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The dark side of community is cliquishness. The tools of SoftSecurity are social. Organizing a group along the lines of SoftSecurity and community to some extent means adopting our instinctual social protocols and our evolutionarily-programmed group organizational structures. That is, we aim to behave like a tribe. These modes of interaction are tried and true, but they do have downsides. Being reasoning beings, we should be aware of the potential problems with "social" patterns of organization and try to avoid them.

What we're trying to avoid

Using social tools holds the danger of becoming, appearing to be, an elitist clique where who you know becomes more important than what you can contribute. There is a fine line (if there is any difference at all) between deciding to isolate an individual to protect a communal resource, and between allowing personal connections to triumph over egalitarianism.

More specific patterns

(Note that in all cases a community that appears to have one of the antipatterns will suffer at least some of the negative consequences of actually having it. For instance, if a community's habits and mores are in fact not hostile to newcomers, but appear to the newcomers to be hostile, the results will be similar to those that would result from actual hostility.)

Cliquishness ("Cliquiness")

A clique is a small (3-15), mutually reinforcing subset of a group. Members of a clique share a common background that differentiates them from the larger group of which they are a part. This background may be formed based on interests, shared activities, values, religion, gender, sexual orientation, skill, intellect. Intragroup conflict strengthens cliques. Highly diverse groups have stronger cliques than more homogenous groups. Functional, goal-oriented groups are less prone to development of cliques. Cliques are characterized by direct friendship bonds; each member is a friend of all other members rather than having associative friendship relationships (friend of a friend). This limits size.

Once formed, cliques are insular and unfriendly to newcomers, because prior shared personal experience is the source of their strengh.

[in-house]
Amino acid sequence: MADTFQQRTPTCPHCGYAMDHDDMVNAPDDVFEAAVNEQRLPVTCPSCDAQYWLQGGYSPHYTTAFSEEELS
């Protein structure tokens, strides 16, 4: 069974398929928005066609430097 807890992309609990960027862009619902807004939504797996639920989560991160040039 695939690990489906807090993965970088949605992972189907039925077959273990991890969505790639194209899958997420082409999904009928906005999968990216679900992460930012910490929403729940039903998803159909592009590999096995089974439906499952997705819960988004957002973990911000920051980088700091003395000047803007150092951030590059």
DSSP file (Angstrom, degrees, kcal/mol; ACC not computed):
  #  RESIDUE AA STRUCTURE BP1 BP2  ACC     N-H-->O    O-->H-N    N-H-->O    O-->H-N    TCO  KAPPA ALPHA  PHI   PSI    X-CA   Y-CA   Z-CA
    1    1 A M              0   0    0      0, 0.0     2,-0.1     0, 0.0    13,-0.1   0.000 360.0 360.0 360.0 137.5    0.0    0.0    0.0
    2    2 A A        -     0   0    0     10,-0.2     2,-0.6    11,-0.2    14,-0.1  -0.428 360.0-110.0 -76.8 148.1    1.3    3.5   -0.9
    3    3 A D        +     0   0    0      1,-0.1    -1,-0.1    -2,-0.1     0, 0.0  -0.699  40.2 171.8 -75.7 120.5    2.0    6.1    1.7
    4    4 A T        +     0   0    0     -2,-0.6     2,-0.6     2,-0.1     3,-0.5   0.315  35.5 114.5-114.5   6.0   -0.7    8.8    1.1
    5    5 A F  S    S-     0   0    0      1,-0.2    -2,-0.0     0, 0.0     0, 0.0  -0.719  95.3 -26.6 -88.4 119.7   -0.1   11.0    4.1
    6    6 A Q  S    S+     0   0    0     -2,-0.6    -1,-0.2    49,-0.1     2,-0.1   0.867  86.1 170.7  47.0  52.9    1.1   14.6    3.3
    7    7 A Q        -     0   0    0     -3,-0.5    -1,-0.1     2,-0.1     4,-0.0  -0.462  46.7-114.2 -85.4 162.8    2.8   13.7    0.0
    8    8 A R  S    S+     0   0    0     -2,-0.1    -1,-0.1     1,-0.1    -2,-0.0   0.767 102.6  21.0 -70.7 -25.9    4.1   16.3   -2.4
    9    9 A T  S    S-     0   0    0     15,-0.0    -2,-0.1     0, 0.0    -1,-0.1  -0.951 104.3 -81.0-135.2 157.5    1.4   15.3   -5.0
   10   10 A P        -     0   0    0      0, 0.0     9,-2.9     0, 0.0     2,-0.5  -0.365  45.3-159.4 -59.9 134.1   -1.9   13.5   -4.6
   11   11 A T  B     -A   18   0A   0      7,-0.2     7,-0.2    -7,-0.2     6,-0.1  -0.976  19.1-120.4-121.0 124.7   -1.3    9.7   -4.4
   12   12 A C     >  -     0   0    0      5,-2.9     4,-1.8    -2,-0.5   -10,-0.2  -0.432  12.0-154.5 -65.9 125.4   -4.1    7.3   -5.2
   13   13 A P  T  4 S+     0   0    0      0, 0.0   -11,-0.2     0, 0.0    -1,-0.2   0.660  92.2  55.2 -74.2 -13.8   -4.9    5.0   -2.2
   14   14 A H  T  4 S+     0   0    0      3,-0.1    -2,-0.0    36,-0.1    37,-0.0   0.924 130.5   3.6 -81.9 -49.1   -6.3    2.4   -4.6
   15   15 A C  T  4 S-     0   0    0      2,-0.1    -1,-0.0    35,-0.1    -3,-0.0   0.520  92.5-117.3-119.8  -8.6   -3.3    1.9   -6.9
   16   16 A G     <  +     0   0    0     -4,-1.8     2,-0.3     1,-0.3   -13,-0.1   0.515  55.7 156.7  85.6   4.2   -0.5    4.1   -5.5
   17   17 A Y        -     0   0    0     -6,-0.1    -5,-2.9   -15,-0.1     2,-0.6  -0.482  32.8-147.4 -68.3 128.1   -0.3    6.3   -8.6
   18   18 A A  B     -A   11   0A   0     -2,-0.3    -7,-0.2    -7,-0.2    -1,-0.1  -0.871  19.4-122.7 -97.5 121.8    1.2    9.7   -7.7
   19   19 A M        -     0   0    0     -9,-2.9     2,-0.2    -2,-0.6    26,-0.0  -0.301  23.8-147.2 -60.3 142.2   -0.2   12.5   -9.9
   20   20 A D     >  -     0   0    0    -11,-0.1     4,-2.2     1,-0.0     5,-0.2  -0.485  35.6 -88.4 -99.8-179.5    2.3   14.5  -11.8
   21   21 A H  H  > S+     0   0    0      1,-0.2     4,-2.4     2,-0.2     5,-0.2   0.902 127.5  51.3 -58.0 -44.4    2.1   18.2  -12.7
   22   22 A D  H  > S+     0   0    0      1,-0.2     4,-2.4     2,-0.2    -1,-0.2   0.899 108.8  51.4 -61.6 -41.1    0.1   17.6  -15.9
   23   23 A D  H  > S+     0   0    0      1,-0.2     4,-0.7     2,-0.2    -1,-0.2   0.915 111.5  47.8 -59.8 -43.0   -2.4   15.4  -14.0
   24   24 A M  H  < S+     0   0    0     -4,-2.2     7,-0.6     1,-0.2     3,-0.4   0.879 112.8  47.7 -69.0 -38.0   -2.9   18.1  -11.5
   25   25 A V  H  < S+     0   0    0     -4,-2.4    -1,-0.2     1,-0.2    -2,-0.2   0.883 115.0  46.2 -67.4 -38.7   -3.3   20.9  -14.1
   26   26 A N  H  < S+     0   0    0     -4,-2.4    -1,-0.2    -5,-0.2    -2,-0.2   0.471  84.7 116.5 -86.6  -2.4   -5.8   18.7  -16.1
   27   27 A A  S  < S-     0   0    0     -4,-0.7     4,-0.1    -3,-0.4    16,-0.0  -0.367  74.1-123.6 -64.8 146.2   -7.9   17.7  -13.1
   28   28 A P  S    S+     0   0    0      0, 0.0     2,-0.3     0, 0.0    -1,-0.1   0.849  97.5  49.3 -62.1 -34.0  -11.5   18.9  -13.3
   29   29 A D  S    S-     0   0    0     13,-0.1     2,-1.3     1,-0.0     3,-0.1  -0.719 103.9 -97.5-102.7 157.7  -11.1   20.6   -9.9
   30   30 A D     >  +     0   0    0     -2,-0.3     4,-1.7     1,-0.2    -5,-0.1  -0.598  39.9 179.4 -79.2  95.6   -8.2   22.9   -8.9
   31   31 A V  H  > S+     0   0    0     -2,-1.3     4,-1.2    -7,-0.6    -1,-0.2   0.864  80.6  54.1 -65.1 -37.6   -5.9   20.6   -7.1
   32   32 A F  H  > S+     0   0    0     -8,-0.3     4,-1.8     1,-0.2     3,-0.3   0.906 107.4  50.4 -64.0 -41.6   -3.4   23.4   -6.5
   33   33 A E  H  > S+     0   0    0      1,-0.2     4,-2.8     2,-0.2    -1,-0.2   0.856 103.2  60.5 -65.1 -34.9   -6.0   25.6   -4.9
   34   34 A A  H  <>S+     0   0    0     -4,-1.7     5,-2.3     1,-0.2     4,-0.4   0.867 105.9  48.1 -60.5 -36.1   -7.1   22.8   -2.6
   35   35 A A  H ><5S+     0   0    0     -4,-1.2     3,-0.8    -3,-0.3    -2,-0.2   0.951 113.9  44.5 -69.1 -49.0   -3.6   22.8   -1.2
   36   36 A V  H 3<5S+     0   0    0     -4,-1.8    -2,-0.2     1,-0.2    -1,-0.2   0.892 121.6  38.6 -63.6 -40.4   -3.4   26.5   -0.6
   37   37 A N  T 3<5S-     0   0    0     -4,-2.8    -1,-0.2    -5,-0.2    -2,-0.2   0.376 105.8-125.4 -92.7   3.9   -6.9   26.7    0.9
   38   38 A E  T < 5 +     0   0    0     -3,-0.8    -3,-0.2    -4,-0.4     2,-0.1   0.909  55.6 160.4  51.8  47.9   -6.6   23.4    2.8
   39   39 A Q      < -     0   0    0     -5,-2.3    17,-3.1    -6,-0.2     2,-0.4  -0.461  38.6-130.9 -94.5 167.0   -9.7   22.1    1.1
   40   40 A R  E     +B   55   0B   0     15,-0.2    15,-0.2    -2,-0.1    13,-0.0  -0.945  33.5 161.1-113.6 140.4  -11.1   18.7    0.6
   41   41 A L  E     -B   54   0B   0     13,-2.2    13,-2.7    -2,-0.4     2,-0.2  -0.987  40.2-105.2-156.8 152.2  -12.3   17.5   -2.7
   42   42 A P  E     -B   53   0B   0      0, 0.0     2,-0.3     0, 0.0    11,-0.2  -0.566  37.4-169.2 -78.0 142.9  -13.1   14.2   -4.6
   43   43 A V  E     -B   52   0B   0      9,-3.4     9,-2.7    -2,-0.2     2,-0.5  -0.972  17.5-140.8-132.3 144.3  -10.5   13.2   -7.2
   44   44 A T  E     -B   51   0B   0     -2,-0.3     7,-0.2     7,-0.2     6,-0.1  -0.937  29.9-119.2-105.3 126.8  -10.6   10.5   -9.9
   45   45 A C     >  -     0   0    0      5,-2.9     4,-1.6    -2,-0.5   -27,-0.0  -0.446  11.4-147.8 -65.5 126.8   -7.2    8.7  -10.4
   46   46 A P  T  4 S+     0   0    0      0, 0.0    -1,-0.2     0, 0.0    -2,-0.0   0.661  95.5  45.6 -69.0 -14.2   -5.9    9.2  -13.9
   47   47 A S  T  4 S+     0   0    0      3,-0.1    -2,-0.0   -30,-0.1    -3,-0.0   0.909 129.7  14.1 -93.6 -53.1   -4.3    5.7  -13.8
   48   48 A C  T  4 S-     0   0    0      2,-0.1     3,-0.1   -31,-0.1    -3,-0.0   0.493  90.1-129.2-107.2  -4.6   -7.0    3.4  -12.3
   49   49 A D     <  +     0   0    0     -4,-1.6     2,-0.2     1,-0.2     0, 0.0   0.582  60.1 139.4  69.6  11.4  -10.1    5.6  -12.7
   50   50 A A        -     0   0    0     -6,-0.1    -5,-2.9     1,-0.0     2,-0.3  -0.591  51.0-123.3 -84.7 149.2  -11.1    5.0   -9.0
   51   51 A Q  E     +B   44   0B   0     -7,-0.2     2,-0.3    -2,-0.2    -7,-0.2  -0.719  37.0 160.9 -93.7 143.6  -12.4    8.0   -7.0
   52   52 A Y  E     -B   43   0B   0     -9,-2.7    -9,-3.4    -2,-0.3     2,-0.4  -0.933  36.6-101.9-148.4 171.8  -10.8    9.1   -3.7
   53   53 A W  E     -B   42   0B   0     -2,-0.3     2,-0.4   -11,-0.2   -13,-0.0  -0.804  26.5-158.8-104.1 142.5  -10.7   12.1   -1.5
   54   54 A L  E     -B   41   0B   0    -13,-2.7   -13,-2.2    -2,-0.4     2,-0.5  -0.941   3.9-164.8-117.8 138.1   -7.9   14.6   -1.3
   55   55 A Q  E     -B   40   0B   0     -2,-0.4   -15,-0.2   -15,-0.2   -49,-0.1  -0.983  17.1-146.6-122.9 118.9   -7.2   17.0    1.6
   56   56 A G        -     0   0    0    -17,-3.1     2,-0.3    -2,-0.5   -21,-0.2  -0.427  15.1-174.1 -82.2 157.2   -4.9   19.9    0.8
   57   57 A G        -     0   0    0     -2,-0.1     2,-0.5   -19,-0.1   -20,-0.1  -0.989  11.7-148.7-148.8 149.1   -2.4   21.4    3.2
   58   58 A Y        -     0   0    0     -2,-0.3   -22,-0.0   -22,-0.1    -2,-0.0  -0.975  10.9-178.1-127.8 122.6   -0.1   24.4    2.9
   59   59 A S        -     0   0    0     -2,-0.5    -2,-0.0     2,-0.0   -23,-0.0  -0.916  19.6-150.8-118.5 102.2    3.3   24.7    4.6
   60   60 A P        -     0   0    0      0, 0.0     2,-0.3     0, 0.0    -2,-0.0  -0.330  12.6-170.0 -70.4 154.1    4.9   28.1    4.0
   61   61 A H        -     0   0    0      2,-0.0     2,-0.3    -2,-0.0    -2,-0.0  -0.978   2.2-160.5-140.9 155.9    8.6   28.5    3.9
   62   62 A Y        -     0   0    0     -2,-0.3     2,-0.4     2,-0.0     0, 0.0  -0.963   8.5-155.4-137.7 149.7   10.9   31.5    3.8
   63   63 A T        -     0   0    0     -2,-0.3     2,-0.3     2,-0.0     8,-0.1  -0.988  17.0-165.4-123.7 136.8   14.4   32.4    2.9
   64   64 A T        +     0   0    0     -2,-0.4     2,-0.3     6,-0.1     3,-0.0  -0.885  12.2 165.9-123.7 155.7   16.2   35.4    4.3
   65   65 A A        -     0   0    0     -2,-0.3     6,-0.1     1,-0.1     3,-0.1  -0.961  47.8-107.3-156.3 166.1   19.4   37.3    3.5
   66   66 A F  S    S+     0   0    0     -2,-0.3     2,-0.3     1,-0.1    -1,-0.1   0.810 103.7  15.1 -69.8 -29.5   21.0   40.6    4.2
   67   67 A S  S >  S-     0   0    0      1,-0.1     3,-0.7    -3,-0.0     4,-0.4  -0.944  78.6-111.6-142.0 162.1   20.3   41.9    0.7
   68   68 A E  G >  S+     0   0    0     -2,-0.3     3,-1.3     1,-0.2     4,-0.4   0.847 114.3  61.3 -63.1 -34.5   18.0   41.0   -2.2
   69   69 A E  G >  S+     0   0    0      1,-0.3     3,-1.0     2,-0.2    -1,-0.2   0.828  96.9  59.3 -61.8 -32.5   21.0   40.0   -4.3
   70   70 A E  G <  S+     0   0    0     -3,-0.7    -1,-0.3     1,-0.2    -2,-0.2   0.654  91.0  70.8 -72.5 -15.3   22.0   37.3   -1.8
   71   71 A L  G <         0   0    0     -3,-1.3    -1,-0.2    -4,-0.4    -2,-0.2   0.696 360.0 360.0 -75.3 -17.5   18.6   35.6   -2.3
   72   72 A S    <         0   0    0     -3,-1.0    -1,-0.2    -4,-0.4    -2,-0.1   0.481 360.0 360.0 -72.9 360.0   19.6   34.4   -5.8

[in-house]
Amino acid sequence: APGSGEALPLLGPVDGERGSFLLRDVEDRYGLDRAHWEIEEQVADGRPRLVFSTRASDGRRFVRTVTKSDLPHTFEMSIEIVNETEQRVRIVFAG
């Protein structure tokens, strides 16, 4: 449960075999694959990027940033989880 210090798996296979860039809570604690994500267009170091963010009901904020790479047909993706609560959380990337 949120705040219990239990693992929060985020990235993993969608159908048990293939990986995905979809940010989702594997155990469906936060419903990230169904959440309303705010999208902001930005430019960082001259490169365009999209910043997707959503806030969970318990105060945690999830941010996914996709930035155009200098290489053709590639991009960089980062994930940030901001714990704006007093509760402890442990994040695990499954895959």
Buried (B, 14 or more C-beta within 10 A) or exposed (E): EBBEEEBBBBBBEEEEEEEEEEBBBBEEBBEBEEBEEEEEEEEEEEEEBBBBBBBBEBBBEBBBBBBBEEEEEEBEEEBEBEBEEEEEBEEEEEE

See also OutcastNewcomer, which is not so much about newcomers as about those who do not want to adopt the norms of the group.

Cliquishness is related to:


Social communities often define themselves by who they are not as much as by who they are; by having a common enemy, or at least a common "those other folks". This can cause friction; if some hypothetical community of Wiki users, for instance, were to define themselves at least partially by the superiority of Wiki users to someone else (WebLoggers, say, or CryptoNauts), then if some WebLoggers or CryptoNauts showed up who were interested in taking part in the Wiki, there might be a bit more friction involved than if the original group had defined themselves in contrast to something else (albino penguins, say, or Fomalhaut, or cheese, or people who hate Wikis).


In socially-patterned groups, "connections" tend to be important; who you know, and who knows you. This is in conflict with the principles of egalitarianism and meritocracy, which (strictly speaking) do not give weight to simple connection.


A group which considers, or appears to consider, its members significantly better than the larger community of which it is a part. Often an elitist group will have social mores which conflict with those of the larger community, but the group will act as if its mores were the default, and anyone else is imposing.


One potentially negative social phenomenon is rumor. If person A isolates person O based upon a vague condemnation of O's character by B, then person A has acted against O out of rumor. This creates a poisonous atmosphere. Instead, person A should strive to get the specific reasons why B dislikes O, and then A should make his own decision.

Rumor has its place; for example, there may be some reason why B cannot tell A all the facts. Also, if B is a respected member of the community, it would be foolish for others and detrimental to the community to totally ignore B's advice on principle. But it should be kept in check.

Ways to avoid them


We must try to use love, not hate; AssumeGoodFaith. Use social tools, but use the tools of positive social reinforcement, not negative. Following the Star Wars analogy, intuitively it seems that if you don't use "the dark side of the force" you can avoid the worst of its effects.


Modern society has evolved another set of mores, or social protocols, from which we may draw. BeProfessional.


And/or CommunityWiki:ModerateInclusiveness; the group should avoid UsAndThem think except where it's actually warranted. If the group is about the freedom to skateboard, and the founders of the group happens to wear their hair long and spiked, using opponents of skateboarding as "them" is probably fine; using people with short non-spiked hair as "them" is less likely to be correct.

See also AGroupIsItsOwnWorstEnemy, the DarkSideOfCommunityAtMeatball.

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